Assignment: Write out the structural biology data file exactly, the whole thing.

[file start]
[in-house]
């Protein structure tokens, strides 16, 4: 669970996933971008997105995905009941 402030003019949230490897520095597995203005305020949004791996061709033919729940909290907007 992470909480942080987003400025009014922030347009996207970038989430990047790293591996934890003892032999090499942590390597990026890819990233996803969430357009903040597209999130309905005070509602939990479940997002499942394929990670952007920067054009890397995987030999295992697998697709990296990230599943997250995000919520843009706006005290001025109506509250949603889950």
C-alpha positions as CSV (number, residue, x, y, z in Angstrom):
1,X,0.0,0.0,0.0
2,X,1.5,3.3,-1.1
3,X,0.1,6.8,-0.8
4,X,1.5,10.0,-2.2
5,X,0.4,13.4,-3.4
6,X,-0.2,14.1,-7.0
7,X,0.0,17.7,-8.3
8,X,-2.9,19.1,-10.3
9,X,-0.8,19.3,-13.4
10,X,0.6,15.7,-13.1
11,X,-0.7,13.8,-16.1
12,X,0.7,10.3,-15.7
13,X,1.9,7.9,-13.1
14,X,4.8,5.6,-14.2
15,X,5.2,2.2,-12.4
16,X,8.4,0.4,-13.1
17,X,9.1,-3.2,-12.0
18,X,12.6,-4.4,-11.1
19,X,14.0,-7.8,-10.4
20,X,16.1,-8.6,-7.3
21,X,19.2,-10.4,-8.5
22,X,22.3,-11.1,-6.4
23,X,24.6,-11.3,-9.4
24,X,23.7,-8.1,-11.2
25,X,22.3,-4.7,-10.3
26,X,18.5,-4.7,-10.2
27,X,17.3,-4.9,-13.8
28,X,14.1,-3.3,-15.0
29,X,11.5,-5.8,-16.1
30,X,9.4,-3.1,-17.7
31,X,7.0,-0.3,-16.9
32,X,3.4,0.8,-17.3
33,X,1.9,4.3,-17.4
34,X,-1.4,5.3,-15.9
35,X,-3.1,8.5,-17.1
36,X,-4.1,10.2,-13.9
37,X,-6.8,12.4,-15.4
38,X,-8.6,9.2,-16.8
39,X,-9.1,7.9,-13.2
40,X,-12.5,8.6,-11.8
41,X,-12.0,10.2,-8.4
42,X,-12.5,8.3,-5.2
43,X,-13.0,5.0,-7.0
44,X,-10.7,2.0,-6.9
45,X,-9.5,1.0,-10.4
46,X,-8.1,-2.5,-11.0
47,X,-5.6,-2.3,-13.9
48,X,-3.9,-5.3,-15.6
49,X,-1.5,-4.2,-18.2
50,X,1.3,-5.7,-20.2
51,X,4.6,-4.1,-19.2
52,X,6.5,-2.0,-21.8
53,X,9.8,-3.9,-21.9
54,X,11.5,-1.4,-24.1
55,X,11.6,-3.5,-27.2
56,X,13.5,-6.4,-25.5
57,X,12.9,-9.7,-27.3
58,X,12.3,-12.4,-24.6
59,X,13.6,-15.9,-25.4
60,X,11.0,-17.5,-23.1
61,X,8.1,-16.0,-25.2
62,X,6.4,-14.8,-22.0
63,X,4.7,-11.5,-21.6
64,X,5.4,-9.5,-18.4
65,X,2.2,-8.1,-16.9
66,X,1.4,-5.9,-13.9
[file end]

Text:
[in-house]
């Protein structure tokens, strides 16, 4: 669970996933971008997105995905009941 402030003019949230490897520095597995203005305020949004791996061709033919729940909290907007 992470909480942080987003400025009014922030347009996207970038989430990047790293591996934890003892032999090499942590390597990026890819990233996803969430357009903040597209999130309905005070509602939990479940997002499942394929990670952007920067054009890397995987030999295992697998697709990296990230599943997250995000919520843009706006005290001025109506509250949603889950």
C-alpha positions as CSV (number, residue, x, y, z in Angstrom):
1,X,0.0,0.0,0.0
2,X,1.5,3.3,-1.1
3,X,0.1,6.8,-0.8
4,X,1.5,10.0,-2.2
5,X,0.4,13.4,-3.4
6,X,-0.2,14.1,-7.0
7,X,0.0,17.7,-8.3
8,X,-2.9,19.1,-10.3
9,X,-0.8,19.3,-13.4
10,X,0.6,15.7,-13.1
11,X,-0.7,13.8,-16.1
12,X,0.7,10.3,-15.7
13,X,1.9,7.9,-13.1
14,X,4.8,5.6,-14.2
15,X,5.2,2.2,-12.4
16,X,8.4,0.4,-13.1
17,X,9.1,-3.2,-12.0
18,X,12.6,-4.4,-11.1
19,X,14.0,-7.8,-10.4
20,X,16.1,-8.6,-7.3
21,X,19.2,-10.4,-8.5
22,X,22.3,-11.1,-6.4
23,X,24.6,-11.3,-9.4
24,X,23.7,-8.1,-11.2
25,X,22.3,-4.7,-10.3
26,X,18.5,-4.7,-10.2
27,X,17.3,-4.9,-13.8
28,X,14.1,-3.3,-15.0
29,X,11.5,-5.8,-16.1
30,X,9.4,-3.1,-17.7
31,X,7.0,-0.3,-16.9
32,X,3.4,0.8,-17.3
33,X,1.9,4.3,-17.4
34,X,-1.4,5.3,-15.9
35,X,-3.1,8.5,-17.1
36,X,-4.1,10.2,-13.9
37,X,-6.8,12.4,-15.4
38,X,-8.6,9.2,-16.8
39,X,-9.1,7.9,-13.2
40,X,-12.5,8.6,-11.8
41,X,-12.0,10.2,-8.4
42,X,-12.5,8.3,-5.2
43,X,-13.0,5.0,-7.0
44,X,-10.7,2.0,-6.9
45,X,-9.5,1.0,-10.4
46,X,-8.1,-2.5,-11.0
47,X,-5.6,-2.3,-13.9
48,X,-3.9,-5.3,-15.6
49,X,-1.5,-4.2,-18.2
50,X,1.3,-5.7,-20.2
51,X,4.6,-4.1,-19.2
52,X,6.5,-2.0,-21.8
53,X,9.8,-3.9,-21.9
54,X,11.5,-1.4,-24.1
55,X,11.6,-3.5,-27.2
56,X,13.5,-6.4,-25.5
57,X,12.9,-9.7,-27.3
58,X,12.3,-12.4,-24.6
59,X,13.6,-15.9,-25.4
60,X,11.0,-17.5,-23.1
61,X,8.1,-16.0,-25.2
62,X,6.4,-14.8,-22.0
63,X,4.7,-11.5,-21.6
64,X,5.4,-9.5,-18.4
65,X,2.2,-8.1,-16.9
66,X,1.4,-5.9,-13.9